US think-tanks dub Pak as biggest threat to American interests worldwide

October 6th, 2008 - 1:11 pm ICT by ANI  


Washington , Oct 6 (ANI): The American media and think-tanks under the aegis of Pakistan Policy Working Group are said to have arrived at a conclusion that Pakistan was the biggest threat to American interests across the world, and, hence, it has emerged as one of the major issues in the US election.

The Working Group has brought out a report saying that Pakistan might be the single largest challenge the next US president might face. Noted American expert on South Asia Stephen Cohen is one of the authors of the report.

The report warned: Pakistan may be the single greatest challenge facing the next American president. Pakistan is suffering its greatest internal crises since partition. We find US interests in Pakistan are more threatened now than at any time since the Taliban were driven from Afghanistan in 2001.

As the September 19 bombing of the Marriott hotel in Islamabad demonstrates, there is little time to waste. Our options in Pakistan are diminishing rapidly, added the report.

It noted that political developments in both Pakistan and the US make this an opportune moment to recalibrate US policy. The upcoming US presidential election will bring a new set of policymakers to power and a potential willingness to consider fresh approaches to managing the difficult but exceedingly important US-Pakistan relationship, the Dawn quoted the report as saying.

The report also included recommendations for strengthening the US policy towards Pakistan , urging Washington to exhibit patience with Pakistan s new democratically elected leaders, while working to stabilise the government through economic aid and diplomacy. But, at the same time, it emphasise to the Pakistan government that US patience was not unlimited, and that the US is prepared to be patient only so long as the Pakistan government is achieving visible results in its efforts against the extremists in the tribal areas. Invest in US institutions and personnel in Pakistan . And increase support for civilian institutions that would provide oversight of the military and the Directorate of Inter-Services Intelligence (ISI).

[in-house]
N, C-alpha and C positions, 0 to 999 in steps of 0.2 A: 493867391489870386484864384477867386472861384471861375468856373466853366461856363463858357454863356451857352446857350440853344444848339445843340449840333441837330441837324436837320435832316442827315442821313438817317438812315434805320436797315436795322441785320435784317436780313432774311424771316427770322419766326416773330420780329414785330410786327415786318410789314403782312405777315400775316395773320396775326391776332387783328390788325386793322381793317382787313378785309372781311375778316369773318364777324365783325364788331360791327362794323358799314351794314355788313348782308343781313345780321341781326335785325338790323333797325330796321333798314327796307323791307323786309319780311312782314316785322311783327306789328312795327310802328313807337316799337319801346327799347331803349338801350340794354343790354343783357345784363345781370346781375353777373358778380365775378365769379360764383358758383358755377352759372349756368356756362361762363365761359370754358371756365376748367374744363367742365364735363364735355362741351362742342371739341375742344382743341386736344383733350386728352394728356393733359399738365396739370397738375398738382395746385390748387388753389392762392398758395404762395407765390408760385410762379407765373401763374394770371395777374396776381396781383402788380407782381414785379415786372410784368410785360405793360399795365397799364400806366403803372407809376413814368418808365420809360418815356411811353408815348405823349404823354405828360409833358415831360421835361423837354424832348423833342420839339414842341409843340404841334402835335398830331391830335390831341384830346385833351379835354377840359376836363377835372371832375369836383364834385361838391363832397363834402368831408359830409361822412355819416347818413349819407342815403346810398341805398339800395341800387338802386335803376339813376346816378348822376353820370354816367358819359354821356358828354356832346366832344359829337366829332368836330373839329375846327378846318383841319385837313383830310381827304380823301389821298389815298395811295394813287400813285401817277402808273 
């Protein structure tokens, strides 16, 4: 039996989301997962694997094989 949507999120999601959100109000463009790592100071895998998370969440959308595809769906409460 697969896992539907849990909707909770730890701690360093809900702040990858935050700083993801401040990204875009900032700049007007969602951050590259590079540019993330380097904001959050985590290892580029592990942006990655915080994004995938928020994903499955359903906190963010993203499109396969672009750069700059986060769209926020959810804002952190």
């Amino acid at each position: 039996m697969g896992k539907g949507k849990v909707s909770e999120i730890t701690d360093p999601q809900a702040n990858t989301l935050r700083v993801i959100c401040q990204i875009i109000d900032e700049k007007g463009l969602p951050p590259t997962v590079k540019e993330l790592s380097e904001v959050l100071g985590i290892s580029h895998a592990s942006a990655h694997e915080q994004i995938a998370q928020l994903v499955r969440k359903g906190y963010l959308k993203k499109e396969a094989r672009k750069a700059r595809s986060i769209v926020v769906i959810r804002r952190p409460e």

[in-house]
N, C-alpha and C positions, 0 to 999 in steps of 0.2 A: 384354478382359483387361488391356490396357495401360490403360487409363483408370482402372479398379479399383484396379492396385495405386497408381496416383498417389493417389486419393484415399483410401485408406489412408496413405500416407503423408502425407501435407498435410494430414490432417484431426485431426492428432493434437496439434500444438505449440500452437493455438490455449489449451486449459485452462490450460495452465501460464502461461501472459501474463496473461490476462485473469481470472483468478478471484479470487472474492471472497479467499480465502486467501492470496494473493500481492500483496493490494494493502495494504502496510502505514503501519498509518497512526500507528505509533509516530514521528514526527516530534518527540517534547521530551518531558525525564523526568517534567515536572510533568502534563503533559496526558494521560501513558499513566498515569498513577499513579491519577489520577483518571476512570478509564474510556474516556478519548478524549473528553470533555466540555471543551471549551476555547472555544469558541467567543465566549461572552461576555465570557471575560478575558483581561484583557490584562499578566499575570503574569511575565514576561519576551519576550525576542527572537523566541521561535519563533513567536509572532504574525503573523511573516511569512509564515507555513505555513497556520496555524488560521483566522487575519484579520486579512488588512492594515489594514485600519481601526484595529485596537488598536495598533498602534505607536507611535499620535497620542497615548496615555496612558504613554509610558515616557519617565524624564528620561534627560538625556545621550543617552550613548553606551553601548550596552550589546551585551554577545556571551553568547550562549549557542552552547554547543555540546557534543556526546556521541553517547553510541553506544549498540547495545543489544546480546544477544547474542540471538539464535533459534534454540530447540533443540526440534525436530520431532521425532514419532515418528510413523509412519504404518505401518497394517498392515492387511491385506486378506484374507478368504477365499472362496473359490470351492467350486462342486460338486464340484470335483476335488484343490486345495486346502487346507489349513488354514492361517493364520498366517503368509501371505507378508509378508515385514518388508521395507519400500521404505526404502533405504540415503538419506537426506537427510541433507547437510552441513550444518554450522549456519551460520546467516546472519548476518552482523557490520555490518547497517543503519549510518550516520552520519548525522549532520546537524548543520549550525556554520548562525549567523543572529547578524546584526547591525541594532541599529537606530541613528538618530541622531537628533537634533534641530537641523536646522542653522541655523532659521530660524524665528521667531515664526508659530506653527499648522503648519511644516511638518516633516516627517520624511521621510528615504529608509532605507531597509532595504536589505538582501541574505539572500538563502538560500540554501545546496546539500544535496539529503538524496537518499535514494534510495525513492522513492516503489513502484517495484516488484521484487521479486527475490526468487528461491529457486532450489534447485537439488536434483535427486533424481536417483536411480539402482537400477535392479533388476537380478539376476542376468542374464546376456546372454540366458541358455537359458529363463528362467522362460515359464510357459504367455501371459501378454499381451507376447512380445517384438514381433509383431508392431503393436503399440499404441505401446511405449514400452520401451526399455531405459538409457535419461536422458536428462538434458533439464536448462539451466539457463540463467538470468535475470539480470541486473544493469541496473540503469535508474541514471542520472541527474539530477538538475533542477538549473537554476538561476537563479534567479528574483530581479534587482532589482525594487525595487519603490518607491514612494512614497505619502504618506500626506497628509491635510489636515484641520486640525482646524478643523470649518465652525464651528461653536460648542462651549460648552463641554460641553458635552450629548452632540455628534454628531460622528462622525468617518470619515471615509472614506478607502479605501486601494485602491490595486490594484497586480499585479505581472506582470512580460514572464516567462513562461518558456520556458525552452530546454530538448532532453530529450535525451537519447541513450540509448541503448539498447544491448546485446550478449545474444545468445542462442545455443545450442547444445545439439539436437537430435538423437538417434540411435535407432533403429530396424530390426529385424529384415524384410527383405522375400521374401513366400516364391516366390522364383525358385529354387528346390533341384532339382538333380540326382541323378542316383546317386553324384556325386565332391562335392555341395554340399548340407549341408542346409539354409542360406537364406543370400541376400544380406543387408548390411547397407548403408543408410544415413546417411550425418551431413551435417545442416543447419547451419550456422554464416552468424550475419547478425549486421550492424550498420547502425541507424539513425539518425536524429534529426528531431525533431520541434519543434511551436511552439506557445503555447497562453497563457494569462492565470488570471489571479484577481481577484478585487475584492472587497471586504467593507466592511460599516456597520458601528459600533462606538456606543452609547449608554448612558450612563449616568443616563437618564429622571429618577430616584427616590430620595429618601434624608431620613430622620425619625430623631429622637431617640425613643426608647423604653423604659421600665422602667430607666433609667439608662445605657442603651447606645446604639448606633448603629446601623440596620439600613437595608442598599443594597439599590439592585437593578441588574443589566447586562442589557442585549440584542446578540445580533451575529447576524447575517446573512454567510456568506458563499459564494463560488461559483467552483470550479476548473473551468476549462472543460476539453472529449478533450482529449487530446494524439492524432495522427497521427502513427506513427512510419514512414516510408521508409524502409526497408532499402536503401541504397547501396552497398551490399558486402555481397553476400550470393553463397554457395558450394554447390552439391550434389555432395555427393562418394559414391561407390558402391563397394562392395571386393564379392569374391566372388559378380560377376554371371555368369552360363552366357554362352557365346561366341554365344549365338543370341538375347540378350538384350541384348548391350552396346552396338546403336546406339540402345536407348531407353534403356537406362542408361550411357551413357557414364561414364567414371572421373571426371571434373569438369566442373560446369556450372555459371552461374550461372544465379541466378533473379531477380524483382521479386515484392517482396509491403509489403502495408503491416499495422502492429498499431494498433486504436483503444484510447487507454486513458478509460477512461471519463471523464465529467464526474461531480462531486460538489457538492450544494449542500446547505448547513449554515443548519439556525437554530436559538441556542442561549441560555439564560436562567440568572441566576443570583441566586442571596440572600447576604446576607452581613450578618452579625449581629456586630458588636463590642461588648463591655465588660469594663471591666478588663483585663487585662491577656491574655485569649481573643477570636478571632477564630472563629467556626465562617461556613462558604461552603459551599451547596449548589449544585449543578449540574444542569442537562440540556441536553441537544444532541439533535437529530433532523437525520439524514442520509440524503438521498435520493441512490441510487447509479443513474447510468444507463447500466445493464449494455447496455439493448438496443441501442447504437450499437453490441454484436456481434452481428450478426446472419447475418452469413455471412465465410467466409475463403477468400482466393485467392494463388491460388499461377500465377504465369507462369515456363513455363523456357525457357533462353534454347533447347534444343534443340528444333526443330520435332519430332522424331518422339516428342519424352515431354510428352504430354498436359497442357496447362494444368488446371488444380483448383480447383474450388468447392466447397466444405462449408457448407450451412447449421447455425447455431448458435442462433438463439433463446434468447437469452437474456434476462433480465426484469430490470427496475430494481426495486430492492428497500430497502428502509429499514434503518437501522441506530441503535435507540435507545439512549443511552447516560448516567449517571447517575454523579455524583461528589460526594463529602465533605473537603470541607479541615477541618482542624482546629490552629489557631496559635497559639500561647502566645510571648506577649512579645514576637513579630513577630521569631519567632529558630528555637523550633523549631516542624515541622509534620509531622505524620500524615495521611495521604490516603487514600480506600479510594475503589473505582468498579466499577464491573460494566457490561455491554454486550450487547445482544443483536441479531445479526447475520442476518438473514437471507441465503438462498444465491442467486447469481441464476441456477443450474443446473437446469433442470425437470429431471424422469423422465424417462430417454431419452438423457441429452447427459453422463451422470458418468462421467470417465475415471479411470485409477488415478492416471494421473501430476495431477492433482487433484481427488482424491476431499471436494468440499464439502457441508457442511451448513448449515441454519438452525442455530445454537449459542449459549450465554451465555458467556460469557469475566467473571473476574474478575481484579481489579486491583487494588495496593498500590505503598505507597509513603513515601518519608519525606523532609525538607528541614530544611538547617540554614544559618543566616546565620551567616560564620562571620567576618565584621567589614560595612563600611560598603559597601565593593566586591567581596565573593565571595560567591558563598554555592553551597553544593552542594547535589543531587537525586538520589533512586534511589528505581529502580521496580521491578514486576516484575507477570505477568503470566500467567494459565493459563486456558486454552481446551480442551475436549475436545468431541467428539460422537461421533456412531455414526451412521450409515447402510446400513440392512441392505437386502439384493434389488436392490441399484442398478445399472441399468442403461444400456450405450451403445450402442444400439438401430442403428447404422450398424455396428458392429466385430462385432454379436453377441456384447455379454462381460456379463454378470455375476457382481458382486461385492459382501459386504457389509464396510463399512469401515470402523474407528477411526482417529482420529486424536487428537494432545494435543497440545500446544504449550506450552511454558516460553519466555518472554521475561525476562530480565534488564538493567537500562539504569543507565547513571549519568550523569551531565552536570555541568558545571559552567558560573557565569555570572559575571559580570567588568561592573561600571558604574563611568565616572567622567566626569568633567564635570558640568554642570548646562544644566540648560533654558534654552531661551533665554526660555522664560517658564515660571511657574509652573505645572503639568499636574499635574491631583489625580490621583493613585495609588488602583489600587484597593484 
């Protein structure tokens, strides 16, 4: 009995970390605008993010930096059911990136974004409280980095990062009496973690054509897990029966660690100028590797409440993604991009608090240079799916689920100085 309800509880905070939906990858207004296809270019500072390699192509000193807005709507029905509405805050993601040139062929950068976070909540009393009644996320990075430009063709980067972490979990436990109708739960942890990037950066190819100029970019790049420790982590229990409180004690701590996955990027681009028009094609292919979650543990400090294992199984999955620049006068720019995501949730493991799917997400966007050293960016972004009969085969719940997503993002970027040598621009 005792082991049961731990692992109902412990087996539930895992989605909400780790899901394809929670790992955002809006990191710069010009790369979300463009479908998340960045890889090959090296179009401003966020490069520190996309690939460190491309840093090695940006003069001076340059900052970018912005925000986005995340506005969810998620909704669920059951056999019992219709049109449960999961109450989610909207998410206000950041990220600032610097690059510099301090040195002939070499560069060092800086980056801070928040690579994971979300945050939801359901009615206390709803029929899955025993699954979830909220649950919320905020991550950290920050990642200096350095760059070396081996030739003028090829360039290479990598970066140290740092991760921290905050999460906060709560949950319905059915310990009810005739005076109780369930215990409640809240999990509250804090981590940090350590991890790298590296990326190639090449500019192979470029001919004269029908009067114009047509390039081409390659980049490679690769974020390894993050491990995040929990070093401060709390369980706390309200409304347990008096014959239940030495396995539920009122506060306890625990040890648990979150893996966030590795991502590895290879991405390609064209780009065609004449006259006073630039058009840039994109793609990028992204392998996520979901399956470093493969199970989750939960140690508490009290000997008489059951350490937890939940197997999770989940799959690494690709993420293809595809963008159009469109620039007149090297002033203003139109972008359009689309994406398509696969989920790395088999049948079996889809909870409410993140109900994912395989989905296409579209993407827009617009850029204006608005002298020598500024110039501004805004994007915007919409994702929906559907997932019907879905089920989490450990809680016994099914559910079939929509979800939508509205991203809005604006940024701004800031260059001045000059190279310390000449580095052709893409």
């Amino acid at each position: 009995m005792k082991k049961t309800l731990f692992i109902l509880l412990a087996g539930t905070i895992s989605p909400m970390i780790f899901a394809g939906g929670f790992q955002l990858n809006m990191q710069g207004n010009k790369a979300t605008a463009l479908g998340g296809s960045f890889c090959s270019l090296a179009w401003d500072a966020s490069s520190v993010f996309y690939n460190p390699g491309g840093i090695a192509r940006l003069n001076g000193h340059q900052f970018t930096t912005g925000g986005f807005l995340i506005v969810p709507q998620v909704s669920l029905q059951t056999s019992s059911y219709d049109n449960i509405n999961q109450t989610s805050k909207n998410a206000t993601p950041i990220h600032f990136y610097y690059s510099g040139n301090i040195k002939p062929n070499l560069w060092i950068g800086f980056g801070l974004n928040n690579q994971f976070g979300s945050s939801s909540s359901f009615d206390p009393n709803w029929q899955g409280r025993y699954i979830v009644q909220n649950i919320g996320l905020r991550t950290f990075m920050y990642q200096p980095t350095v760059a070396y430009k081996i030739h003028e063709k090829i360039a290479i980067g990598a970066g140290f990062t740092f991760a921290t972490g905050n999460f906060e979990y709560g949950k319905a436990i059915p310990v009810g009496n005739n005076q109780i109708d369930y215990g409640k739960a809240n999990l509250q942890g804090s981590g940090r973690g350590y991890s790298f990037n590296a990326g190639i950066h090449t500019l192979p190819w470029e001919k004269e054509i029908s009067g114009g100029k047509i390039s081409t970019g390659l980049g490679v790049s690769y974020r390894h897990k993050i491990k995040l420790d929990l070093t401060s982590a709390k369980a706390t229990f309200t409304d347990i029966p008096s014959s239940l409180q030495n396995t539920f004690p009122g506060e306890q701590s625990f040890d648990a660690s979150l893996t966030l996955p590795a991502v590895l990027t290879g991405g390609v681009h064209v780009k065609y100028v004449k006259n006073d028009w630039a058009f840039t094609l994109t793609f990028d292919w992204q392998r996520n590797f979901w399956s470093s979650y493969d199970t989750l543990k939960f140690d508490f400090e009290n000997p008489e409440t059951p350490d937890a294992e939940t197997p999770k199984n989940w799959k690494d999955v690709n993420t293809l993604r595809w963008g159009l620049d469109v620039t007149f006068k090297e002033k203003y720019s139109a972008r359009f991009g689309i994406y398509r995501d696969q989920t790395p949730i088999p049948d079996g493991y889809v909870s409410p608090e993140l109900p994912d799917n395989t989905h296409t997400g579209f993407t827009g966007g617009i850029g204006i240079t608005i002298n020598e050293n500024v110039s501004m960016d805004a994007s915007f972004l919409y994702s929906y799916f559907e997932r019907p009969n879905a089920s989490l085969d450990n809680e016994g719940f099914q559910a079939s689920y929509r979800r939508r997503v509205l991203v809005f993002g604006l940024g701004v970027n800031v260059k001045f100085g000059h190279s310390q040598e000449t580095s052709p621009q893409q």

Walter Andersen of the Johns Hopkins University warned that any US President would come under enormous pressure if US troops continued to be killed by Pakistan-based insurgents, and regardless of which party he belonged to, he would order strikes at Pakistan.

Rodney Jones, who runs a local consultancy, warned that Pakistan and the US were on a collision course and immediate steps were needed avoid a crash. (ANI)

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